Whatever your swimming goals are, the key factors to consider when choosing swimming lessons are as follows:
- The type of swimming lessons to take
- Choosing a swimming instructor
- Finding a place to swim
- Choosing the best type of swimming pool
With all of these variables to consider, you could believe it’s impossible to find the perfect combination, but it’s not. Think about it carefully, do your research and you will find the right mix to ensure that your swimming goes from strength to strength.
What to consider when choosing swimming tuition
Whatever your goals, you should get lessons from a qualified swimming instructor. The question is, should you get one-to-one instruction or go for group sessions? There are obvious benefits from individual tuition but that also has to be offset against the cost.
This simply means learning at your own pace, having the full attention of the swimming instructor and not being distracted, intimidated or held back by others. However, it also means paying a lot more for the experience. The benefits with one-on-one instruction is that you’ll probably progress quicker and be a lot more focused in your sessions where the coach has their keen eye on your every move.
The benefits with one-on-one instruction is that you’ll probably progress quicker and be a lot more focused in your sessions...
Group swimming sessions
These can be fine if you have an instructor who knows how to work well with a swim group and gives everyone the same level of attention. However, if there are one or two swimmers in the group who need more support then this could prove difficult and effectively hold the rest of the group back.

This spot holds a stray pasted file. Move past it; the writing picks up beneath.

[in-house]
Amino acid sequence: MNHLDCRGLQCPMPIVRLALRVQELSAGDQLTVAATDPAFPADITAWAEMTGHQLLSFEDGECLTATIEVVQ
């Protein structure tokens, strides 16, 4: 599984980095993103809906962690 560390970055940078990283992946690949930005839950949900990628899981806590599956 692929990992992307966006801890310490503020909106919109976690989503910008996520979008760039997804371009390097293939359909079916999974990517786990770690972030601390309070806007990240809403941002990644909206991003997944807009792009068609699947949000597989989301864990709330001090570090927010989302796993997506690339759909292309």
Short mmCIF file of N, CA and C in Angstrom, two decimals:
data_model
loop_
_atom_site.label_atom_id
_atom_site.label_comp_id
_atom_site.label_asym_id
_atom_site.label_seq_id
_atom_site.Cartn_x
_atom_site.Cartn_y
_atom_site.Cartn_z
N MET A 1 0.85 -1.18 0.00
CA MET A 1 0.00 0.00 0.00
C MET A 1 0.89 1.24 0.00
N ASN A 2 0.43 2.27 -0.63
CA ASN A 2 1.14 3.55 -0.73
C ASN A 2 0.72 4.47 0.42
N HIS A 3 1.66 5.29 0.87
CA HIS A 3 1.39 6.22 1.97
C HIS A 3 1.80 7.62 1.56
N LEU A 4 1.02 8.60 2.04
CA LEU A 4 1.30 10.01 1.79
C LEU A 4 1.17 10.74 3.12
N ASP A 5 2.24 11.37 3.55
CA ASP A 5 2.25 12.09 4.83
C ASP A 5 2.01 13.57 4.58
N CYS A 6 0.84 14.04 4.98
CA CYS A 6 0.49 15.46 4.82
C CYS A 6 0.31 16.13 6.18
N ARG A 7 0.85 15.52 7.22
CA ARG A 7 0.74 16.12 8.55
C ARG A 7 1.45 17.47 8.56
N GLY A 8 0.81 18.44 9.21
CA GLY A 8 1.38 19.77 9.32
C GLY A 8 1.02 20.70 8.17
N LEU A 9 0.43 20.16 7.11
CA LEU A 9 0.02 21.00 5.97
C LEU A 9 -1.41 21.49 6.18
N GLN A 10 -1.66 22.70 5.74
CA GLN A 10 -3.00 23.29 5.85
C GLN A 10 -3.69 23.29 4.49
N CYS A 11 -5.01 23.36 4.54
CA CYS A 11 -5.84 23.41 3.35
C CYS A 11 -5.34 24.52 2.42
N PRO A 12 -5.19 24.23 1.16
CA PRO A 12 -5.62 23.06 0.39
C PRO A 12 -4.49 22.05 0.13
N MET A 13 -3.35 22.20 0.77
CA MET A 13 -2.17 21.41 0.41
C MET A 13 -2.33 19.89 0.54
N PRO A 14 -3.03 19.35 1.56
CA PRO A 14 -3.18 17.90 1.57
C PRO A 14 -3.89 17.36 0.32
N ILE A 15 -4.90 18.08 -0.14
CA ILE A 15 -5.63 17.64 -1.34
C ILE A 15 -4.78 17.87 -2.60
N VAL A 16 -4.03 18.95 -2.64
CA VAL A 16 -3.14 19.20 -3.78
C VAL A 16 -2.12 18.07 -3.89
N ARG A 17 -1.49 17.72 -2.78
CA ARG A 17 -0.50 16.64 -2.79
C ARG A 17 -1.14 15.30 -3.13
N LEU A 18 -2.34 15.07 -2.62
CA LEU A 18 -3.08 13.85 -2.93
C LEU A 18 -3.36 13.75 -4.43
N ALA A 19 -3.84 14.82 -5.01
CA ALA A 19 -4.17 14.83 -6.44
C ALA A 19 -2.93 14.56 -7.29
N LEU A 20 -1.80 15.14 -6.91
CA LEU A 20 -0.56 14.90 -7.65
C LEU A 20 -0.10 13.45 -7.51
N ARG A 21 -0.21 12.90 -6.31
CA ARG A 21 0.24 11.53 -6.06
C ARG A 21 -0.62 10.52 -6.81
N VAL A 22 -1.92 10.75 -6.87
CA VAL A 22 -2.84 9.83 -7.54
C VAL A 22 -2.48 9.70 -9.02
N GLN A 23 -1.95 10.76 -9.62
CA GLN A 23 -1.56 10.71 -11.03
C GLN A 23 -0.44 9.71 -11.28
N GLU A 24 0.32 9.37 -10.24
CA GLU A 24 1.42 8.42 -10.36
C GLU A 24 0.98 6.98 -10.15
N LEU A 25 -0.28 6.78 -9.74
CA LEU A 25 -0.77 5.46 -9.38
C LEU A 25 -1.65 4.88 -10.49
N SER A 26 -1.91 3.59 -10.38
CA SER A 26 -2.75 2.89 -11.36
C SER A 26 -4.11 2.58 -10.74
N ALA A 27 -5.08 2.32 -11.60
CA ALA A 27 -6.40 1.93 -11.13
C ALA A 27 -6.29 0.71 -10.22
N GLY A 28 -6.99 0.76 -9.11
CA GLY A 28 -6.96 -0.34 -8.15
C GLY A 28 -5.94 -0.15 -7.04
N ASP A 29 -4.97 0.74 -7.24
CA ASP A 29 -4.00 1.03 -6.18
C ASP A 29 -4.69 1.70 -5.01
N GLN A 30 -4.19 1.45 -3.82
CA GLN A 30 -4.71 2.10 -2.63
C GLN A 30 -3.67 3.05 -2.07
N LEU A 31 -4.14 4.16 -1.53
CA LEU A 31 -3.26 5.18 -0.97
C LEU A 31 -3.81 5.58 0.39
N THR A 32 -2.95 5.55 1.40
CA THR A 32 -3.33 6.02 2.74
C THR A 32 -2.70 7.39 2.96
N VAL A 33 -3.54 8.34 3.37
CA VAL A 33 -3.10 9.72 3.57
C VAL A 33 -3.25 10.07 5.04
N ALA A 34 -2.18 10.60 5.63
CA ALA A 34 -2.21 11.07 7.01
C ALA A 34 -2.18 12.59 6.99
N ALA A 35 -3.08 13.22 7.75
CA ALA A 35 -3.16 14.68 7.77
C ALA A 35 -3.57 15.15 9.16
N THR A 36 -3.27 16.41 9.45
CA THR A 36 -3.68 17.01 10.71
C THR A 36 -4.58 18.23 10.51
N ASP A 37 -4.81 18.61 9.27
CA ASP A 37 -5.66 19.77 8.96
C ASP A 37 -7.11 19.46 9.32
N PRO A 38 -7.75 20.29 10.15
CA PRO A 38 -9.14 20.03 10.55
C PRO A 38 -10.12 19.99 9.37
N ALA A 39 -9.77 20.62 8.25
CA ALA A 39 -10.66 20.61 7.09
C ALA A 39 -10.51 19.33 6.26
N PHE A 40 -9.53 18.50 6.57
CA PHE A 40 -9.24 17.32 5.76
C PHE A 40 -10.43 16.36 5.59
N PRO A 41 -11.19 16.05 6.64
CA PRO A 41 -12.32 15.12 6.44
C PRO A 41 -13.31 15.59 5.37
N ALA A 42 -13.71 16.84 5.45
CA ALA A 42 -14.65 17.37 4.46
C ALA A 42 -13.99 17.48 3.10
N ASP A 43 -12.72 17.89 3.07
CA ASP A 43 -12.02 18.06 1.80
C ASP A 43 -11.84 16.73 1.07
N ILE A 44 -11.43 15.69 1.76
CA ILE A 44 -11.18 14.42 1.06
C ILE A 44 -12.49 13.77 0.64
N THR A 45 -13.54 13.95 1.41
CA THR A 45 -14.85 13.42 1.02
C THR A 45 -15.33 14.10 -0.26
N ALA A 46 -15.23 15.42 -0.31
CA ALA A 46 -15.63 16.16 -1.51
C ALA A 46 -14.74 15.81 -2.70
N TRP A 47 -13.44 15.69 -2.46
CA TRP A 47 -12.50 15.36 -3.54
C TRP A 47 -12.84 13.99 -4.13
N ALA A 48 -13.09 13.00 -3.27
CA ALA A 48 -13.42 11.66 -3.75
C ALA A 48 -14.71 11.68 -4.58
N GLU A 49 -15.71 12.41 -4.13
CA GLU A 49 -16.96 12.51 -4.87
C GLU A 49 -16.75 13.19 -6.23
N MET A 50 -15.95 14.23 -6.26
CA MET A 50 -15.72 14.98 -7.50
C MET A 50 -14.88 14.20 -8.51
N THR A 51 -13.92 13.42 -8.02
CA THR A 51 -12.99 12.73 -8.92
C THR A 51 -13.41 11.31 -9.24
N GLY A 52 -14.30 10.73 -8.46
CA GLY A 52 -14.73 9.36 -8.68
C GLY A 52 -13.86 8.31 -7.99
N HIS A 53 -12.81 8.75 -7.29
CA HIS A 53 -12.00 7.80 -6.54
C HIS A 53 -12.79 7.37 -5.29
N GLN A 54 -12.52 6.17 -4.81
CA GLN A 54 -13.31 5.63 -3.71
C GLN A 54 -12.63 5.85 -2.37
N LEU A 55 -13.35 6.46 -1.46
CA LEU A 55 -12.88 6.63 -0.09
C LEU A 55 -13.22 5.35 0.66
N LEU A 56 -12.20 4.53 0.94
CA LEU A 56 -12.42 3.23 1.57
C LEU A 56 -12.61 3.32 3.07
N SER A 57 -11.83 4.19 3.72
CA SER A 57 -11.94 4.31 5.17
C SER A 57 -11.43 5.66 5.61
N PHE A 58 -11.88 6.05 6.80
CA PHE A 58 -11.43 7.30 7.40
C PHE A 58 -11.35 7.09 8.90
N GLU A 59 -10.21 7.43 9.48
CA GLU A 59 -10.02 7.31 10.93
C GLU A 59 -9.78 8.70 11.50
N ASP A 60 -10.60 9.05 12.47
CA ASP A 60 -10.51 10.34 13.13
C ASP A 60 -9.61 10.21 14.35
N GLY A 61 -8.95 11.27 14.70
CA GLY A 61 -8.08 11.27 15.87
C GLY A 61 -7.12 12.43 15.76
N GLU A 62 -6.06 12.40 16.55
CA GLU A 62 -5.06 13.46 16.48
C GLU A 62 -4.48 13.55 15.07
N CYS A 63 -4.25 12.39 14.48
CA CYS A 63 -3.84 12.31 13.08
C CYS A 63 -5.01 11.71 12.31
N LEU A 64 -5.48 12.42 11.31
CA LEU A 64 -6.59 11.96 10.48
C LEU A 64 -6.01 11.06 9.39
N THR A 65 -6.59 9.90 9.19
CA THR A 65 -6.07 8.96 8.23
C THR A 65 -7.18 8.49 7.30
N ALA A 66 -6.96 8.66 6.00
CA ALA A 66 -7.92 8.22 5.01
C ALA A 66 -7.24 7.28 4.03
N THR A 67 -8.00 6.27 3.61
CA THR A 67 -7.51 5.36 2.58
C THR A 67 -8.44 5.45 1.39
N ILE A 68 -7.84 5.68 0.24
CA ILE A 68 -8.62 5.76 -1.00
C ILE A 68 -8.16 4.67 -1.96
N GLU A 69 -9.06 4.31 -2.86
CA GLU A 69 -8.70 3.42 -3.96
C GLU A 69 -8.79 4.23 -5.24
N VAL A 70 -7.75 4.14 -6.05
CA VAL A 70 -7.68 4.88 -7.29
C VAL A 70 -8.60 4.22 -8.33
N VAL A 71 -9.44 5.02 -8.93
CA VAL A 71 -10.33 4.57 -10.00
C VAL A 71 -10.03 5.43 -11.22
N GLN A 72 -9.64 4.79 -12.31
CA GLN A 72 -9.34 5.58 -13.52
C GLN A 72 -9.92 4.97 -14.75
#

You need to decide how much you want to spend and how much having others around bothers you before making a decision on swimming tuition. If you decide on the group option, make sure there aren’t more than around six in the group, or it could become unmanageable.
Choosing a swimming instructor
There are as many approaches to tuition as there are swimming instructors. Some are better with swimming beginners than others, whilst some work better with intermediate and advanced swimmers. If you are a total beginner, especially if you have a genuine fear of water, then you need to chat to a potential instructor beforehand and ascertain their experience of dealing with your concerns.
Similarly, if you are at a higher level and need pointers about technique, ask whether they have experience in that area. Check out their qualifications and find out if they use a particular technique.
There are plenty of different techniques out there and you need to make sure that what will be taught and how you will be taught suits you. You can normally tell just by talking to someone whether you are going to get on with them, and if you are in this for the long term this is a very important consideration.